Tuesday, November 6, 2007

Book proposal update.

I think I'm done with this thing. After "finishing" a few days ago, I sent the proposal with its intimidating retinue of supporting documents to my frighteningly brilliant colleague, who, despite working in a different field, identified the project's conceptual shortcomings and directed me toward a more expansive set of conclusions. A harrowing process. I freely admit to being, shall we say, theory-impaired. I can identify all the major theorists by name and can provide a one-sentence summary of what they did, suitable for faking it on the GRE more than a decade ago. But I'm a text-based girl, dammit, and it's not easy for me to pan back and grasp the "implications for the critical method" contained within my humble readings of 17c verse, especially when I haven't actually written many of the chapters I'm summarizing in my proposal. I suspect that eventually I might get to one of those macro-level epiphanies, but I can't see them from the front end. Thank goodness for my frighteningly brilliant colleague, who can, and who responds to my queries with encyclopedic and frenetic thoroughness. The result of which is, I think, a completed proposal--some fakery involved, but it's educated fakery, based on stuff I know and imagining where that stuff might take me. I've sent it off to Luminary Friend In My Field for a look-see, and if he thinks it's ready to storm the barricades of academic publishing, then I will armor it up and shove it out there.

My visceral need to have this book get published and subsquently well-received is embarrassing and a little perplexing to me. How appropriate, and how roundly applicable, the title of Neophyte's recent post: "Love me, love me, love me!" Is everyone in academia so pathetically needy for affirmation? and is that need a product of academia? or do people who are pathetically needy for affirmation naturally gravitate toward a discipline which offers little of it, to keep the desire engine churning?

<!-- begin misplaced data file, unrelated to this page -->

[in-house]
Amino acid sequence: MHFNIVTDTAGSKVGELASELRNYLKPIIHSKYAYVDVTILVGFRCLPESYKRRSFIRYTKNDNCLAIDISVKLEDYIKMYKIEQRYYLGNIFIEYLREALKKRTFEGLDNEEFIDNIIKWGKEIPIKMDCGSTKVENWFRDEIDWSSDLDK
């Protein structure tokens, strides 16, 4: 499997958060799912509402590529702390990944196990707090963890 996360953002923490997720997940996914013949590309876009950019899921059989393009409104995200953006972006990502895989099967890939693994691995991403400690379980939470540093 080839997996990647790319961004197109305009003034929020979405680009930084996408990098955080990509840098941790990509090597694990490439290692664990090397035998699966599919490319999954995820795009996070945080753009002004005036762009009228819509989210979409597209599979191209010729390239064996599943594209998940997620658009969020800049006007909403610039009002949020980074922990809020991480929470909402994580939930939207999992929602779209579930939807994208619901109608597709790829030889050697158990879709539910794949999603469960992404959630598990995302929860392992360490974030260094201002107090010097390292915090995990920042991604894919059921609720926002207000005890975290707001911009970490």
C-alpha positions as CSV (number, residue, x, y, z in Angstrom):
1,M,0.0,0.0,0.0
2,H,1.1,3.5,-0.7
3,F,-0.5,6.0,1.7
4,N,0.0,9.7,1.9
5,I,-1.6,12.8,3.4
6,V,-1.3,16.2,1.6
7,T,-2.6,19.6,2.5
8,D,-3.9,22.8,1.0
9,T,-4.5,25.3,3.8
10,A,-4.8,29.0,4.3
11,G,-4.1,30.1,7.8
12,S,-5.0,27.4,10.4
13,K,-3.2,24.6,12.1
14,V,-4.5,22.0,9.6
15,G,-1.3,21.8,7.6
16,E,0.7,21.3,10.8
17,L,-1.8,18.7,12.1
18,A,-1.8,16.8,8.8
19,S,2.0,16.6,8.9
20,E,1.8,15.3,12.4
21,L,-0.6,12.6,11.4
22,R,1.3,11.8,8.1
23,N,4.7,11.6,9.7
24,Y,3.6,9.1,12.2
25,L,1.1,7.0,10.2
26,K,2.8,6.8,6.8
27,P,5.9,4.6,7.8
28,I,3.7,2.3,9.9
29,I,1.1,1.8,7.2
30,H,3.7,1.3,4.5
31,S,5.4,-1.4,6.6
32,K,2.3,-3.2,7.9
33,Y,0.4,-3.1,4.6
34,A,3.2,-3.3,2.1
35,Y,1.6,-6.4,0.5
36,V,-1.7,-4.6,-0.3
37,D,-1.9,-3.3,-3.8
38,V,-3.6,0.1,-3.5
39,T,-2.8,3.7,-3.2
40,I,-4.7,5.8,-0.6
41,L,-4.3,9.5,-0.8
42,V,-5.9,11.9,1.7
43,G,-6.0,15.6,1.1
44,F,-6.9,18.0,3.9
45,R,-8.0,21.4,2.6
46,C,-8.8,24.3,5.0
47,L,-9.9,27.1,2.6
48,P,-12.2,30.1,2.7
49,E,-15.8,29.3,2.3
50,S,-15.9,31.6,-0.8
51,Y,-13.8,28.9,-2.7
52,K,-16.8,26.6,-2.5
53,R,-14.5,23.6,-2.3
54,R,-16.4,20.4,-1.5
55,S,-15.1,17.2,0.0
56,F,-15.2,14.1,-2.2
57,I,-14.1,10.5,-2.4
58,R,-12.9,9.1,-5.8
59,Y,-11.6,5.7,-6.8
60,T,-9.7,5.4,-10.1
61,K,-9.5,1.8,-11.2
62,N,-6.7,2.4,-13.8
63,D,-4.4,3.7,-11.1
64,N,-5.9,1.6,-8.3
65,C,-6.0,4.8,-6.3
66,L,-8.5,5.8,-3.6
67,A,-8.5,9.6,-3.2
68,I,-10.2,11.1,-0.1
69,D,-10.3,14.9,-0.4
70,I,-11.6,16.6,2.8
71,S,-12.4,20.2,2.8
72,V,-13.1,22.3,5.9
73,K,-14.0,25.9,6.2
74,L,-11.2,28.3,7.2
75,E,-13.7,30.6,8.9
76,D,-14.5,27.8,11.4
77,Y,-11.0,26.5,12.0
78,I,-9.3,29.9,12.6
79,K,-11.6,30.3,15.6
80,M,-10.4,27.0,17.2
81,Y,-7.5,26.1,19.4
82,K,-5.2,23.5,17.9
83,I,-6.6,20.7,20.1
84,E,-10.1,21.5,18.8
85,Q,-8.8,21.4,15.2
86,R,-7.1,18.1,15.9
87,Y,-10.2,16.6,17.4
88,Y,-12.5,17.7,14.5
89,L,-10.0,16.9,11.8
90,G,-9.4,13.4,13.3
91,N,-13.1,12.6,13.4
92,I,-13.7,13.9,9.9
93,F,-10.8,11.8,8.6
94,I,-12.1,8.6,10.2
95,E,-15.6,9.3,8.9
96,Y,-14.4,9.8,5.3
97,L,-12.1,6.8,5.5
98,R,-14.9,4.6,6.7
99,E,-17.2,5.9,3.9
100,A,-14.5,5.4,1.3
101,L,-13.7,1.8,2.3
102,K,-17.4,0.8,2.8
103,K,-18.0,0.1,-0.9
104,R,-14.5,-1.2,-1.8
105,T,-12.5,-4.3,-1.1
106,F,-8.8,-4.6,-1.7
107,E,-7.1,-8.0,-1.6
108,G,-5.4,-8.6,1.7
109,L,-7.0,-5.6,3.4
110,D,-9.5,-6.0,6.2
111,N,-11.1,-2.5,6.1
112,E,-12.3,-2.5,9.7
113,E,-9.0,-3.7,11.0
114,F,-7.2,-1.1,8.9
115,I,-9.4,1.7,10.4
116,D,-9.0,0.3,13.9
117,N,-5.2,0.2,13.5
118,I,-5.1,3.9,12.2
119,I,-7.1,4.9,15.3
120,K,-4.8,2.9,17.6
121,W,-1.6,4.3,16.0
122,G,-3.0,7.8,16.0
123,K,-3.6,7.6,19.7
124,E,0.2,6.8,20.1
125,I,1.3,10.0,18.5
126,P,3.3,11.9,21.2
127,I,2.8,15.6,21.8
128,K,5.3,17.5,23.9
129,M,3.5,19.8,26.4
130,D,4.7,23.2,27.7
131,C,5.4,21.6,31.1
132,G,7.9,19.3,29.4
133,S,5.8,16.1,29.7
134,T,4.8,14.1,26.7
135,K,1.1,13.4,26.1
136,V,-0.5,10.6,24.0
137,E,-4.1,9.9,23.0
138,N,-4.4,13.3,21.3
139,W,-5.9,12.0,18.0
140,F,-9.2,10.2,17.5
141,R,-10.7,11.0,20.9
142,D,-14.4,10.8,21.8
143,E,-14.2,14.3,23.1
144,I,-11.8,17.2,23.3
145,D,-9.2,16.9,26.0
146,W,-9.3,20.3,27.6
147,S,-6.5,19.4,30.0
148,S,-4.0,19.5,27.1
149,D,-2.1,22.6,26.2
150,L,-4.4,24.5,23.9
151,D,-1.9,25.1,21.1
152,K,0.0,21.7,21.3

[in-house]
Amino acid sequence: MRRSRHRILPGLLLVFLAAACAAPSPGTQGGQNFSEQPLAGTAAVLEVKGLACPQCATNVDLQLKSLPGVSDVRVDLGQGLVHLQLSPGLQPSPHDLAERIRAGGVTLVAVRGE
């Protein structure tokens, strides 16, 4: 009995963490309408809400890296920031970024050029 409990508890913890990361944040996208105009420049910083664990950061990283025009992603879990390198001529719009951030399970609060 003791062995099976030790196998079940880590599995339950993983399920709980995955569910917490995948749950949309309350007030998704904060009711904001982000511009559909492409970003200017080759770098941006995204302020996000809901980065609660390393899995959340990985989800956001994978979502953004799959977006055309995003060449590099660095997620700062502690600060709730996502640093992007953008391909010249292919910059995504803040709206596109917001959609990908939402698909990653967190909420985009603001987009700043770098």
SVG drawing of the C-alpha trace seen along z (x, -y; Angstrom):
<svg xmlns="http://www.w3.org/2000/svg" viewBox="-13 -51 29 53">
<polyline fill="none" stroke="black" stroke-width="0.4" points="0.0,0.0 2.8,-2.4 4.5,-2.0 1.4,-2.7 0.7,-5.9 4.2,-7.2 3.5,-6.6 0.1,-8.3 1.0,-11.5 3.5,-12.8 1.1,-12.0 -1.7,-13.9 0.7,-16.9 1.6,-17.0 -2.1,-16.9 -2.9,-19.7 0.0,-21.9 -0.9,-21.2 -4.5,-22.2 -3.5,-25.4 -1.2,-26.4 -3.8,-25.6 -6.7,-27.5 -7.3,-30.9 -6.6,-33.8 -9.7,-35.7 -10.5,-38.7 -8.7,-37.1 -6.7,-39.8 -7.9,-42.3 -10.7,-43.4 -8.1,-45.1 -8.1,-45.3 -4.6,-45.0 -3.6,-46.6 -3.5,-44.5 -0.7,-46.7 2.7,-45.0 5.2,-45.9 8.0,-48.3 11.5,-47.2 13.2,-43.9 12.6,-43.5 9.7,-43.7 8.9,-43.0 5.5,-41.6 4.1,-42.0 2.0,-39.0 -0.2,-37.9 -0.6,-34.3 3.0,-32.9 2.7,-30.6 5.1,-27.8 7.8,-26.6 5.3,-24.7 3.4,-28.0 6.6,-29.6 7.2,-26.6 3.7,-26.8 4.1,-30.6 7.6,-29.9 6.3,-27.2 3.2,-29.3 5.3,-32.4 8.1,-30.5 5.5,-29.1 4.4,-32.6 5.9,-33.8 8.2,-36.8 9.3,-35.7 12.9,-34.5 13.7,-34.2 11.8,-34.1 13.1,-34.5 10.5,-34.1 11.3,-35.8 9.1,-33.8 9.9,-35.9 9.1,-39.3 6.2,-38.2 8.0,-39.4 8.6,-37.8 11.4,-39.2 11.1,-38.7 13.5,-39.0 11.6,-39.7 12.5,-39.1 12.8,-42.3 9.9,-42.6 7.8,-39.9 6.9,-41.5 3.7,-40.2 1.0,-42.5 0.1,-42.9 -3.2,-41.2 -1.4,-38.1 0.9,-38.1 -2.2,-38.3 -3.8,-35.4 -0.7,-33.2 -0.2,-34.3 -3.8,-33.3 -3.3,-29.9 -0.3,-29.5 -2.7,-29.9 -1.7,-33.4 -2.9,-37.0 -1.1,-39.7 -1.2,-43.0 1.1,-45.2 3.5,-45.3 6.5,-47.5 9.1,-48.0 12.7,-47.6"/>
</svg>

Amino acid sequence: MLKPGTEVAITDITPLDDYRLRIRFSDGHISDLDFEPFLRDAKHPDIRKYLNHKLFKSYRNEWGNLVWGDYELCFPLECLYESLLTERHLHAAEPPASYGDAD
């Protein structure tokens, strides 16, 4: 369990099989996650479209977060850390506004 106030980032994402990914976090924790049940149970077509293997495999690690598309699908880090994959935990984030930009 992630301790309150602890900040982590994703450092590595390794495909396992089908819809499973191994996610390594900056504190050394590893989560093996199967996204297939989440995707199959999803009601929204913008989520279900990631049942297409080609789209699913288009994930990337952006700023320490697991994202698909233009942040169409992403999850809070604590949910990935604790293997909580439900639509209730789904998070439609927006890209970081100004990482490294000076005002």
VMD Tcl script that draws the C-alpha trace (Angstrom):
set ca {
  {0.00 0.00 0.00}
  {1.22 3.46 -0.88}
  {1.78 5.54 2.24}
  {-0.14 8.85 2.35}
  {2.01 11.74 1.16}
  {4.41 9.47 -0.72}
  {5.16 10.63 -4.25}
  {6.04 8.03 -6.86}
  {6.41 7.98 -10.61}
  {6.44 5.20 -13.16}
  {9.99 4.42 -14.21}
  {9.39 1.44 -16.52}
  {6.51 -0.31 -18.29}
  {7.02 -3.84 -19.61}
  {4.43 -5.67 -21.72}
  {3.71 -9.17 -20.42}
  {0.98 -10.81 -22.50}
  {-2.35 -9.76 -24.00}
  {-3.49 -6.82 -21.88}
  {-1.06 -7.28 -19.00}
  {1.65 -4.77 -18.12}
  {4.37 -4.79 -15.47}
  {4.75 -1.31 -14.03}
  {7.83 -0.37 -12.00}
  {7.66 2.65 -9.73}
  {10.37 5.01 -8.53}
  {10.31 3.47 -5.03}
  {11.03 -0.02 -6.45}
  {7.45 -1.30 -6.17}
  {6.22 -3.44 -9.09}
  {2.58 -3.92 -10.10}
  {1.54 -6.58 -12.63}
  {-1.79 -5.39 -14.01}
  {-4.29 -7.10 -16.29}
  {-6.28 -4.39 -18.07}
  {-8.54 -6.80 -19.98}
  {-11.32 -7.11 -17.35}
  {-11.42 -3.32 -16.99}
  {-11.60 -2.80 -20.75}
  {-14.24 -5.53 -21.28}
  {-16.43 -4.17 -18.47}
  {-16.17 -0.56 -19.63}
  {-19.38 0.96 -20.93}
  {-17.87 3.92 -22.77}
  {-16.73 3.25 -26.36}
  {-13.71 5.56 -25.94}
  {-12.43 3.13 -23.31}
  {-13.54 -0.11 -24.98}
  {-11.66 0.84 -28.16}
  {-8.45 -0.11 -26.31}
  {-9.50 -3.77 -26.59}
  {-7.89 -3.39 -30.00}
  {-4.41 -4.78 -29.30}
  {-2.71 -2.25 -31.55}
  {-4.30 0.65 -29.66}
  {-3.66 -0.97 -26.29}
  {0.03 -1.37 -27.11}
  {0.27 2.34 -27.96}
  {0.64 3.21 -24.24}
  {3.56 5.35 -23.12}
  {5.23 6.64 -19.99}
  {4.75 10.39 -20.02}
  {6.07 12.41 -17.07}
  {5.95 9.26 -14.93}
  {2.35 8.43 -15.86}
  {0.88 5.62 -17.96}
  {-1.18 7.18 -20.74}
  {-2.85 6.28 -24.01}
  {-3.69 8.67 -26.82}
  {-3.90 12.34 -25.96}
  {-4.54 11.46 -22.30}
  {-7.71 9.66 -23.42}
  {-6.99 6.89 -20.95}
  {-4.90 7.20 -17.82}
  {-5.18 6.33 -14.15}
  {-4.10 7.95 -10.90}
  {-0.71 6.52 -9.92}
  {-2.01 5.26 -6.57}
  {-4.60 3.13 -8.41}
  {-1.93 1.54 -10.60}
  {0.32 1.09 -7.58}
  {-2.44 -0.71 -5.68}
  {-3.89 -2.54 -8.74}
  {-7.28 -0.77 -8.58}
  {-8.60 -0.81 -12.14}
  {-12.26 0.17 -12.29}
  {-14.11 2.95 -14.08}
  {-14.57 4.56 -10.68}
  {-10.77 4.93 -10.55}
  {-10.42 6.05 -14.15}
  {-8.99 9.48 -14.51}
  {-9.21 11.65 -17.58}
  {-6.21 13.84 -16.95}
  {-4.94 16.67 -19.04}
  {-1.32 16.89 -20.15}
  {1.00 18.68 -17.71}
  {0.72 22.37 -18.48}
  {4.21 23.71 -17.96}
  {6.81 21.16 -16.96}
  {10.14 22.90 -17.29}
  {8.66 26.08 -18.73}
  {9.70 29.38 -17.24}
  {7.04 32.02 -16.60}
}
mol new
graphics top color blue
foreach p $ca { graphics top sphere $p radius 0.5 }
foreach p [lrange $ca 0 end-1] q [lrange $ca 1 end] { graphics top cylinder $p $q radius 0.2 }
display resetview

4 comments:

Neophyte said...

Congratulations!

I want to hear more about why you think not being a big theory head is a drawback.

I also want to say that I was very happy a couple of weeks ago to discover your blog -- the more Renaissance girls in this world, the better, as far as I'm concerned. And I completely worship anyone who can be a mom and a scholar at the same time.

Renaissance Girl said...

Neo--I guess I should have been clearer. I'm not upset that I'm not a theory head. I've been doing okay for myself without fluency in theoretical discourse, and in fact I think I arrive at many of the same points that my theoretically-inclined colleagues do but in more accessible terms (at least, that's what my students report). But there's a certain theoretical facility required to make the leap from "This project has really interesting things to say about 17th century poetry; it helps us to understand that literature better" to "This project approaches 17c poetry in such a way that we as critics must revise how we conceive of X, Y, and Z." I can do the first really well. My colleague, who can do the second with breathtaking skill, showed me how to make the leap to that larger view, which I couldn't have made on my own, especially at the beginning of a project. But now I've made it in this proposal, I'm going to have to own it as my chapters come together. Not a bad thing--really a great thing in terms of what my project might now do--but opposite the way I usually work, which is to understand the large-picture stuff slowly, after I've obsessed over Donne's commas for a while.

Thanks for reading--and for writing such thoughtful stuff here and elsewhere!

Flavia said...

I'm not at all a theory head, either, and I'm still quite self-conscious about it; in my daily scholarly life I get along fine without it, but I do feel as though I missed some essential year of graduate school somewhere, somehow.

And as for the neediness: I often think of that bit from Chicago: "I'm a STAR--and the audience loves me and I love them for loving me and they love me for loving them and we all just love each other. And that's because none of us ever got enough love in our childhoods; and that's showbiz, kids."

Flavia said...

And, oh yeah: congrats!